The world’s changed so much, even since Classic Rock launched. What do you think of these guitar players who have a huge following on YouTube or Instagram, but who might never have played an actual gig in their life? 

SV: There’s a place for everybody. We’ve been conditioned to believe that success can be measured by things like a bank account, the amount of records you sell or Grammys you win. But really, that ability to just sit and play in your room and love it could be offering a feeling of success in a way that the most ‘accomplished’ artists could experience. 

JS: That ability to play to their phone drives me crazy. I don’t have that, and I’ve tried. I get jealous when I see somebody like [Insta guitarist] @fernplants (opens in new tab) sit and play the most complicated things day after day in front of the phone, between spoonfuls of cereal. Maybe because of where and when I grew up. 

Put me in front of an audience, five people or five thousand, all of a sudden I turn on. I don’t know what that is. That’s always carried me through my lack of technique or talent, or incredible shyness. But what’s really exciting about social media is the amount of talented young people playing guitar, or all instruments. Never in history have there been so many amazing players doing things on six-, seven-, even ten-string guitars. 

I take offence when people say: “People really aren’t into guitar any more.” Are you crazy? There are young people making history right now, you just haven’t caught up to it. And don’t even mention guitar players from fifty or a hundred years ago, they were nowhere near as advanced as these players.

Maybe that’s partly because of their starting point? If players like you two are the benchmark when a kid first picks it up, their expectations of the instrument are going to be high? 

JS: Steve – he’s saying it’s all your fault. I have this theory I call ‘the Lenny Kravitz scale’. Lenny has got it all together – looks great, plays great, he can sing, write hit records, he’s an architect, has a wonderful family. Every time I have to do some press I think: “How far am I going to go on the Lenny scale here?” But when his Passion & Warfare came out [in 1990] Steve had it all together too – the new guitar, the look, the incredible playing and the songs. So it’s entirely your fault – you’ve spawned a generation of people who start there, for crying out loud! 

SV: [Laughs] Blame my teacher! There’s been a couple of paradigm shifts since then. That happens in the world in all different fields – business, art. It’s like this monolith appears, then everybody’s coming into the world with these extra tools. When grunge hit there wasn’t a lot of virtuosity, but there was a development in tone and rhythm playing. Then around 2000 the whole seven-string thing was introduced.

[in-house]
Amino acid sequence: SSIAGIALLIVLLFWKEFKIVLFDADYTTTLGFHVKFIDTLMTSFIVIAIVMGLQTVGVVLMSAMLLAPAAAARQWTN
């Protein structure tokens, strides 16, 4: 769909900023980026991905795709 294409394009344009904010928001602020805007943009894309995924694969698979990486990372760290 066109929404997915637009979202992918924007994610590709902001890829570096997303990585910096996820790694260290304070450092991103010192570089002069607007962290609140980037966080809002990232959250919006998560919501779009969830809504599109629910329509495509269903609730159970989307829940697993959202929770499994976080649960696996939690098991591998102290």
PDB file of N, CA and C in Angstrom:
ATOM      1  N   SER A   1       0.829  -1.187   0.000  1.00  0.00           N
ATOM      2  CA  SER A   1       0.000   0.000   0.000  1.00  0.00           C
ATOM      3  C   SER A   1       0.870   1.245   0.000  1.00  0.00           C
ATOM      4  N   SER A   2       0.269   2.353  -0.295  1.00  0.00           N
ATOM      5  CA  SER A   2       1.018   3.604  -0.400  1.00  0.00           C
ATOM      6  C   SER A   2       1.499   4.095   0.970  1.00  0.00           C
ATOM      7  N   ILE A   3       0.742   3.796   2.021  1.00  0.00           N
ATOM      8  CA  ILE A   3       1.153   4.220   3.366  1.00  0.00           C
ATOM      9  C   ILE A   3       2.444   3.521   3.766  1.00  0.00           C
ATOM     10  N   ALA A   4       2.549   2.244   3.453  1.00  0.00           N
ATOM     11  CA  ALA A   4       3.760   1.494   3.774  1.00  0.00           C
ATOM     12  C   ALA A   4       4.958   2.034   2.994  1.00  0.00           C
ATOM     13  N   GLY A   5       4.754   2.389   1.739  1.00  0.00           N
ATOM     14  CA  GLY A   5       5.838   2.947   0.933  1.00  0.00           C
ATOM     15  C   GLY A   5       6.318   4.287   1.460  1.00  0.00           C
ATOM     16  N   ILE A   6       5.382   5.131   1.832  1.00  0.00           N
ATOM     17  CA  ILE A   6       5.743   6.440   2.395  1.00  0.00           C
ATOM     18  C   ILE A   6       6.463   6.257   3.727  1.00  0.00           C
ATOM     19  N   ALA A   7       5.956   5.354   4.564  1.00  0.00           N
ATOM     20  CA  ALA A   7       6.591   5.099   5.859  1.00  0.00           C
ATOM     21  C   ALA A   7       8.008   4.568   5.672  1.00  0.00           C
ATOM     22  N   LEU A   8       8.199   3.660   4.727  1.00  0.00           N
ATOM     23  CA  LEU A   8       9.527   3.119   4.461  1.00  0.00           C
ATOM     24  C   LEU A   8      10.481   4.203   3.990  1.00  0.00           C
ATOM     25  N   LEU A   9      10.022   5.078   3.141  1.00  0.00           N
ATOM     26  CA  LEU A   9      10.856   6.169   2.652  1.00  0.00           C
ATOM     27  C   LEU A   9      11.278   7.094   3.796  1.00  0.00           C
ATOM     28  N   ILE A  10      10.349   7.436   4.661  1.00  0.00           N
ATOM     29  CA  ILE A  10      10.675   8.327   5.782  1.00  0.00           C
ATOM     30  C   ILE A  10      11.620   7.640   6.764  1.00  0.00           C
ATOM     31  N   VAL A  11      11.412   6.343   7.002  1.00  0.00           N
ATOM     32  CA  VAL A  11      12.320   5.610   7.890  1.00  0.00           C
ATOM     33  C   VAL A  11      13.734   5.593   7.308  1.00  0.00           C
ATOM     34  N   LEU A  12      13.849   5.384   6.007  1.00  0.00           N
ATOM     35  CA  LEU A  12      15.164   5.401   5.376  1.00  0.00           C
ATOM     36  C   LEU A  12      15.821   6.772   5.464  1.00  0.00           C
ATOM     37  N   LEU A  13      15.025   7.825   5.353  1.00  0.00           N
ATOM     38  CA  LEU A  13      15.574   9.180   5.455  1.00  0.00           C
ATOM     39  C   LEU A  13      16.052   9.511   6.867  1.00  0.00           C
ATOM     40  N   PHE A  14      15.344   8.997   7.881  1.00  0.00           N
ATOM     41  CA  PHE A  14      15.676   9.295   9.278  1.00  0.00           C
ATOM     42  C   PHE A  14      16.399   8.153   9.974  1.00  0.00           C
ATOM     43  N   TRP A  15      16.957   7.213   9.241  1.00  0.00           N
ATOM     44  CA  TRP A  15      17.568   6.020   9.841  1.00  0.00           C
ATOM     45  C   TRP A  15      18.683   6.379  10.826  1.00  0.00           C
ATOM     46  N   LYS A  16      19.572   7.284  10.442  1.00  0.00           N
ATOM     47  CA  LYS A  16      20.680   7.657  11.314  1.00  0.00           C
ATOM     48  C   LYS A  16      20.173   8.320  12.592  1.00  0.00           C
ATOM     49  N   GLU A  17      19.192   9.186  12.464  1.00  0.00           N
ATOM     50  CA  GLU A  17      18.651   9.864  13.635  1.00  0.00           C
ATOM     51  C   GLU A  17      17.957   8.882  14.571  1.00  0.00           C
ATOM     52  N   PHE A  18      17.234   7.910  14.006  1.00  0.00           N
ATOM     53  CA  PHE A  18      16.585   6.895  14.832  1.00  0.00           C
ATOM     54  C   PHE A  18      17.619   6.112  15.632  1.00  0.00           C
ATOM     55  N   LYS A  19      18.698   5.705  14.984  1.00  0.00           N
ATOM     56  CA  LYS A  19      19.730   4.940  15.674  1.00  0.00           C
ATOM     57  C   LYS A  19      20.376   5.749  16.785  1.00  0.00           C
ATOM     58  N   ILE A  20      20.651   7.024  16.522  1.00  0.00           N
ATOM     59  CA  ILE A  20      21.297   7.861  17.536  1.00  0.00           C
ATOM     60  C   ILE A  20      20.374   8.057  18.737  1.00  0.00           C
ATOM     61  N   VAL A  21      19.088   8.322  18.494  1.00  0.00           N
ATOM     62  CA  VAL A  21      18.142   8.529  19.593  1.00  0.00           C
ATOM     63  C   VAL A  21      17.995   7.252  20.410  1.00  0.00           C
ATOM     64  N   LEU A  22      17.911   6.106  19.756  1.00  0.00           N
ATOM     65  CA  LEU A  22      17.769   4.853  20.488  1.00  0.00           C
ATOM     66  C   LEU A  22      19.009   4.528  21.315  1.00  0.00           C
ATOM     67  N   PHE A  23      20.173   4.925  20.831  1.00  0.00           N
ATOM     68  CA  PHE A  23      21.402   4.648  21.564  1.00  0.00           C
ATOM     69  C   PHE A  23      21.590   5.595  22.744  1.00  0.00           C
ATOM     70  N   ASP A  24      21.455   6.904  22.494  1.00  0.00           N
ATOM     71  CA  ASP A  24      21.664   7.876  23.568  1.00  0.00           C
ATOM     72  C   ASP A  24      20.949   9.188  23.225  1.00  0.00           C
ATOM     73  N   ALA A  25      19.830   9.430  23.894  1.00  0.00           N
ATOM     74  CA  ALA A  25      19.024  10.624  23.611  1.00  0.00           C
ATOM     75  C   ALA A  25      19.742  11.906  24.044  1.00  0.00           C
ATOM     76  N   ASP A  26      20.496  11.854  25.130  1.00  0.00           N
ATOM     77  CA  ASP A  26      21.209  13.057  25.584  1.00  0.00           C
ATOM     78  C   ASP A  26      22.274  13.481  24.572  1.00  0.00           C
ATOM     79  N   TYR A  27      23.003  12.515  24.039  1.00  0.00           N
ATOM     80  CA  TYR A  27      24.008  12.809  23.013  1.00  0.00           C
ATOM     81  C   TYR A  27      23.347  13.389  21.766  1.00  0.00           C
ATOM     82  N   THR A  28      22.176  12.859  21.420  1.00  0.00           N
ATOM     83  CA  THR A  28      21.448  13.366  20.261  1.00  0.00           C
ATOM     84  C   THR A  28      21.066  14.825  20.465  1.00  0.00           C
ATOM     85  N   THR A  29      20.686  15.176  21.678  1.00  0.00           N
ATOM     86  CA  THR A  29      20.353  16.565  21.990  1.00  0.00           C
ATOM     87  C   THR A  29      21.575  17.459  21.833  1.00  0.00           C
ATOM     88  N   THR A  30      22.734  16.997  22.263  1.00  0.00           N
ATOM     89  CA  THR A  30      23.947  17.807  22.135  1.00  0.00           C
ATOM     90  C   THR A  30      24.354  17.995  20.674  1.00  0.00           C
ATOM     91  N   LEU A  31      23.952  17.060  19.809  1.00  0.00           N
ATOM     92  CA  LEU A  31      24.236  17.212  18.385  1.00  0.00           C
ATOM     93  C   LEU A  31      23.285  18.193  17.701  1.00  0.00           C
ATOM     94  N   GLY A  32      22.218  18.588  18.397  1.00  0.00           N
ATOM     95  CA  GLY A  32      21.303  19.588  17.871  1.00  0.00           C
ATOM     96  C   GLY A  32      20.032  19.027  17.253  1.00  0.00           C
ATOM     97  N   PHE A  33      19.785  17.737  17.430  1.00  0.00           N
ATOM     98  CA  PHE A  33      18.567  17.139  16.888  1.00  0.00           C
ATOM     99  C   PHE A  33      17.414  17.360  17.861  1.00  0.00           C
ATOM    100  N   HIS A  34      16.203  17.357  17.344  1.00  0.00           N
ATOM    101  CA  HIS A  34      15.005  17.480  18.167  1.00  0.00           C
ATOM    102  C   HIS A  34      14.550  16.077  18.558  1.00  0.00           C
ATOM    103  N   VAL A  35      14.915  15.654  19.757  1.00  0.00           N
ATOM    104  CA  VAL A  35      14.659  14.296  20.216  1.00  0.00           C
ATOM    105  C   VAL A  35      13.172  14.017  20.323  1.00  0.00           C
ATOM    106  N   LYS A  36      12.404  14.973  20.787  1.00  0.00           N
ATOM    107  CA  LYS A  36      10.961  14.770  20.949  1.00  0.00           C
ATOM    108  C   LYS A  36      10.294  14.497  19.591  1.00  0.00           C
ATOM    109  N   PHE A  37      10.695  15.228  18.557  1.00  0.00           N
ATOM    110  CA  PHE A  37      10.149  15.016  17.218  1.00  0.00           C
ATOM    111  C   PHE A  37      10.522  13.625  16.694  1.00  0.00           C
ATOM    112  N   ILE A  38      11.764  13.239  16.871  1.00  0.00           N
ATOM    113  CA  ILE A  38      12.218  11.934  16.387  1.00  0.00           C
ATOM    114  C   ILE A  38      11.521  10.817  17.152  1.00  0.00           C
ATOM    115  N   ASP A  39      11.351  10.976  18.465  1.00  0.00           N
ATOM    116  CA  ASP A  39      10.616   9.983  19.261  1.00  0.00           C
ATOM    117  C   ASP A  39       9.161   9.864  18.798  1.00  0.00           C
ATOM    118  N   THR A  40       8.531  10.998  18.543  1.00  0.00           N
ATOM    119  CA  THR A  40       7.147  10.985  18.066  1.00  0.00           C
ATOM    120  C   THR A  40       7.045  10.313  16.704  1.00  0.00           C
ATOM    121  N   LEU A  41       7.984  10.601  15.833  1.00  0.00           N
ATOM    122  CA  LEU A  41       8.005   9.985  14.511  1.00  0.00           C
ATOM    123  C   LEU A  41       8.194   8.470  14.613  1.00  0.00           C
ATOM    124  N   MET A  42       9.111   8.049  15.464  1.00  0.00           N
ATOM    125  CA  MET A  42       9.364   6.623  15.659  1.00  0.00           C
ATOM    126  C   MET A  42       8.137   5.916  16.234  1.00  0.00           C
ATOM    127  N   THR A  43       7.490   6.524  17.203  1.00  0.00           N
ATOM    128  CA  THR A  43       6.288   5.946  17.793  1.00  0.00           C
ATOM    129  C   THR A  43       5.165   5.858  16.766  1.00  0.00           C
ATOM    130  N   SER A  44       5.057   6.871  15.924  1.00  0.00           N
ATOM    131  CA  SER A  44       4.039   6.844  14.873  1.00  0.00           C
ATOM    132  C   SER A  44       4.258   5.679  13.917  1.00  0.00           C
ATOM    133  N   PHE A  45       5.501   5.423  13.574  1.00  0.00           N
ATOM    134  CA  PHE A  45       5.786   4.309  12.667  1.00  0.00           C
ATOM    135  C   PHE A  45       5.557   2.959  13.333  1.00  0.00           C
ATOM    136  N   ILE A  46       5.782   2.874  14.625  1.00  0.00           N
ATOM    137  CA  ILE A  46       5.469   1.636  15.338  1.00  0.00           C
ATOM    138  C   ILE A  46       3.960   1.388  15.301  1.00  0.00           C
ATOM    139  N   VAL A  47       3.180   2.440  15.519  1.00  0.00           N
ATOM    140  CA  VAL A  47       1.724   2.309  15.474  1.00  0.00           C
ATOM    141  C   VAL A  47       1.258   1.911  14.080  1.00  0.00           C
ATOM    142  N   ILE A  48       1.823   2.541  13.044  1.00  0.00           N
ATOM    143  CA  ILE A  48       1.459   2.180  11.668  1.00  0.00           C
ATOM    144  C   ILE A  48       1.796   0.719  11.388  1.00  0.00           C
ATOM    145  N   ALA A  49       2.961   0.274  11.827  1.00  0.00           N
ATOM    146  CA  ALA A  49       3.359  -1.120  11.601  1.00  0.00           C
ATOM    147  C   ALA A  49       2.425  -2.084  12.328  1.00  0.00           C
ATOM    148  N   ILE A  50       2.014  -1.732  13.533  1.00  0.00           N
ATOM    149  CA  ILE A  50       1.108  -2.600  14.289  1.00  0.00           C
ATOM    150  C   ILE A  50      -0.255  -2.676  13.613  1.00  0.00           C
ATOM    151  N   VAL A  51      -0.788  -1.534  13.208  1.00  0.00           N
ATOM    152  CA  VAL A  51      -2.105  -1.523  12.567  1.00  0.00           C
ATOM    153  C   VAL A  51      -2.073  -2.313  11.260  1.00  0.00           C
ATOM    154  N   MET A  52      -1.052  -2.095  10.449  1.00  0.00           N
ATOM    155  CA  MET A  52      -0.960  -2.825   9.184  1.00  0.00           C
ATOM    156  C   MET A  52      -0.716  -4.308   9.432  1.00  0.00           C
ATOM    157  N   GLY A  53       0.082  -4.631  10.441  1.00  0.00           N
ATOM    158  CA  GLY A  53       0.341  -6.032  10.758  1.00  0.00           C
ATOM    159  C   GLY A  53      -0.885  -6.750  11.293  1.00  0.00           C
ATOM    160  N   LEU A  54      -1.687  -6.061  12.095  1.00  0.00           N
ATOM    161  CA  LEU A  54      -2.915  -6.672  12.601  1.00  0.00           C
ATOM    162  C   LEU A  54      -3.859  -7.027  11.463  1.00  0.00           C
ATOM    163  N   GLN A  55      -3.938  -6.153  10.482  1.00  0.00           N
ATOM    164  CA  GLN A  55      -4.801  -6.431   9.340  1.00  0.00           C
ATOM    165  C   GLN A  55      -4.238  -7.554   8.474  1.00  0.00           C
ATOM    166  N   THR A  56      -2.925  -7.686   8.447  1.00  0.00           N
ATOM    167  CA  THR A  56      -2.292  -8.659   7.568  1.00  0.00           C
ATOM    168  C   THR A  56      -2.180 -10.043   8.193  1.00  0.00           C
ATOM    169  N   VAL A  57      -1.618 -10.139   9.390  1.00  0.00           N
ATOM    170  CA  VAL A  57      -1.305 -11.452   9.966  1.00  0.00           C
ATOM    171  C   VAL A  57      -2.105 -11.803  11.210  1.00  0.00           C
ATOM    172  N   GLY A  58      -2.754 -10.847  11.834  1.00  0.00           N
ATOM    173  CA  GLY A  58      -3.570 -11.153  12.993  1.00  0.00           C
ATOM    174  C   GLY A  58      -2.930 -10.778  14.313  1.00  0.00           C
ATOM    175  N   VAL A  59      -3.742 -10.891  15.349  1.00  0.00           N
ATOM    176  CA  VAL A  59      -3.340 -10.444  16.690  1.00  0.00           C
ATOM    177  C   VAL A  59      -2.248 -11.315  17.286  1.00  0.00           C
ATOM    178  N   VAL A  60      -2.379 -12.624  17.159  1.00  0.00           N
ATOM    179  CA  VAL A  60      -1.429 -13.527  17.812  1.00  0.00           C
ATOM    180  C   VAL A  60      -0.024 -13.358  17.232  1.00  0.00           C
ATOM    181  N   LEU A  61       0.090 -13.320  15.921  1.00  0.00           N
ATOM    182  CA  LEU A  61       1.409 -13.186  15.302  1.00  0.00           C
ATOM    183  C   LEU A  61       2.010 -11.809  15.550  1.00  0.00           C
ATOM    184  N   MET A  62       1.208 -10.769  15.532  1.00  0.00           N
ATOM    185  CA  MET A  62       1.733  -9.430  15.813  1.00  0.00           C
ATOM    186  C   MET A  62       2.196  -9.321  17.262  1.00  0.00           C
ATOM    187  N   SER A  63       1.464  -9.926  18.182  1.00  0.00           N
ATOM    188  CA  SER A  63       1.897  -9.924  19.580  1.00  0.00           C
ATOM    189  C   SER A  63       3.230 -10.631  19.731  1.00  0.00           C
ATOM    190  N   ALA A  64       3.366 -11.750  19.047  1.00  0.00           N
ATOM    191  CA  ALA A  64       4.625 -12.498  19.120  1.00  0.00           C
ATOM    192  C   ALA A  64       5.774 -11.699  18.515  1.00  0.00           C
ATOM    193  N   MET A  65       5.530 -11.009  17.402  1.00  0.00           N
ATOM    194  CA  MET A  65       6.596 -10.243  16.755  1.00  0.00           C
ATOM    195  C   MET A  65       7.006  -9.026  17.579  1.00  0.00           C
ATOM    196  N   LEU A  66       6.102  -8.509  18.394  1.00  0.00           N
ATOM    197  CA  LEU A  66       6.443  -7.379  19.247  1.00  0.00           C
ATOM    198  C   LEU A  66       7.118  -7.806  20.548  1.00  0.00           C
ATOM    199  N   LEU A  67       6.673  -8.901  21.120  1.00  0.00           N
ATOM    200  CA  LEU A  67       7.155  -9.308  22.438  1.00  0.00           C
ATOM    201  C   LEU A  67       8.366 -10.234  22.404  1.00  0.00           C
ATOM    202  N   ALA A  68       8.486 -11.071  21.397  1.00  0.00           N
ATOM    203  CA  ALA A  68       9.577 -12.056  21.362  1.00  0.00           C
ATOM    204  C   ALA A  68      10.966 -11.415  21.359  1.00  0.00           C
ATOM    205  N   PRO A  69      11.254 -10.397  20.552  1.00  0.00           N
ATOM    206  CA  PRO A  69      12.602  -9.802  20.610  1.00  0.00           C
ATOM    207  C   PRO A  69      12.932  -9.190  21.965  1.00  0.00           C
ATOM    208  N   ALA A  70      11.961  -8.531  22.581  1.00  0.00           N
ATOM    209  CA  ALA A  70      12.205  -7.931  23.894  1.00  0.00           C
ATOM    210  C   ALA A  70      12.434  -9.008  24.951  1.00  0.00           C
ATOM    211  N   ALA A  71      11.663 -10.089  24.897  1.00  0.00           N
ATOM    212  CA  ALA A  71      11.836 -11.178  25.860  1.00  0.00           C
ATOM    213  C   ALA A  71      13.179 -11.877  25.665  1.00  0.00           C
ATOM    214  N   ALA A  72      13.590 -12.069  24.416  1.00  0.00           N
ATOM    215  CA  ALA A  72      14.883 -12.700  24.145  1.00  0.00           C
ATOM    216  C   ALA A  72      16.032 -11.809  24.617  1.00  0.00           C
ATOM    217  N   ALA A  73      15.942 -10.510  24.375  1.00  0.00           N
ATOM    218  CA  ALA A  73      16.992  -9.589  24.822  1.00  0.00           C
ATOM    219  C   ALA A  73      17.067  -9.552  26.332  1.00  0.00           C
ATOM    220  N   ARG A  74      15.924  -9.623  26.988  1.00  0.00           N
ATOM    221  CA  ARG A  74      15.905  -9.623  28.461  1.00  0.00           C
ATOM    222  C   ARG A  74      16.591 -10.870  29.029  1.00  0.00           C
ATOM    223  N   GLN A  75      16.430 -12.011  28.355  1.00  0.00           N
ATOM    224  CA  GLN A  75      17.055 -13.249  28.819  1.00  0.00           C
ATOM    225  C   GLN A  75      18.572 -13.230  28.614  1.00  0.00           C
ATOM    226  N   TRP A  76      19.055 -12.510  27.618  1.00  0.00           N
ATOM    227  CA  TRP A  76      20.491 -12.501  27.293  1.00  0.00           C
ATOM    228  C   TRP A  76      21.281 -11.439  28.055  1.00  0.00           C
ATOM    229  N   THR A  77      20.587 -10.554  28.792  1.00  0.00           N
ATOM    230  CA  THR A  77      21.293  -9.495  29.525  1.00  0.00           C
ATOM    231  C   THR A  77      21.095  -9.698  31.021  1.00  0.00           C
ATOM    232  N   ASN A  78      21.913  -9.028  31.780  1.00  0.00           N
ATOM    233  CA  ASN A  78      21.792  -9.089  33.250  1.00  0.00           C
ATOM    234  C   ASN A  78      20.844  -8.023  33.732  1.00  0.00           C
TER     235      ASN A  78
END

Like Joe’s mentioned, there’s this subculture of people profoundly interested in the instrument and expanding it. They look around and say: “Hmm, okay, that’s what Vai or Satriani or Malmsteen or whoever was doing, so that’s my springboard right there.” And that’s what we did too. Joe’s right, with the advent of the internet and the accessibility to witness this growing phenomenon, it’s fascinating to watch. We’re happy to have been a rung in the ladder. 

Do you guys still read music magazines like Classic Rock these days? 

SV: I still get a little kick out of seeing myself in a magazine. I don’t actively go out and look, but they inevitably come across the desk, or screen. We were both teenagers in the seventies, so all those classic rock bands are still beating in our hearts. That music is so ingrained in us, it’s nice to see it’s still being supported so well. 

JS: I’ve spent the last couple of months listening to live Led Zeppelin for hours a day. I can’t believe how great Jimmy Page is, and how amazing that band is. There’s quite a few live recordings out there now you can stream, and it sounds better than it did in Madison Square Garden when we were kids! 

The bravery and the improvising chops, you just don’t hear that any more, and audiences crave it. Bands went out there and just made shit up on the spot! That part of classic rock is, like Steve said, embedded inside of me, and still vibrates. Any time a magazine covers that aspect of that genre, I love it. If you interviewed Jimmy Page about improvising every night on tour, I’d be all over that.

Grant Moon is the News Editor for Prog and has been a contributor to the magazine since its launch in 2009. A music journalist for over 20 years, Grant writes regularly for titles including Classic Rock and Total Guitar, and his CV also includes stints as a radio producer/presenter and podcast host. His first book, 'Big Big Train - Between The Lines', is out now through Kingmaker Publishing.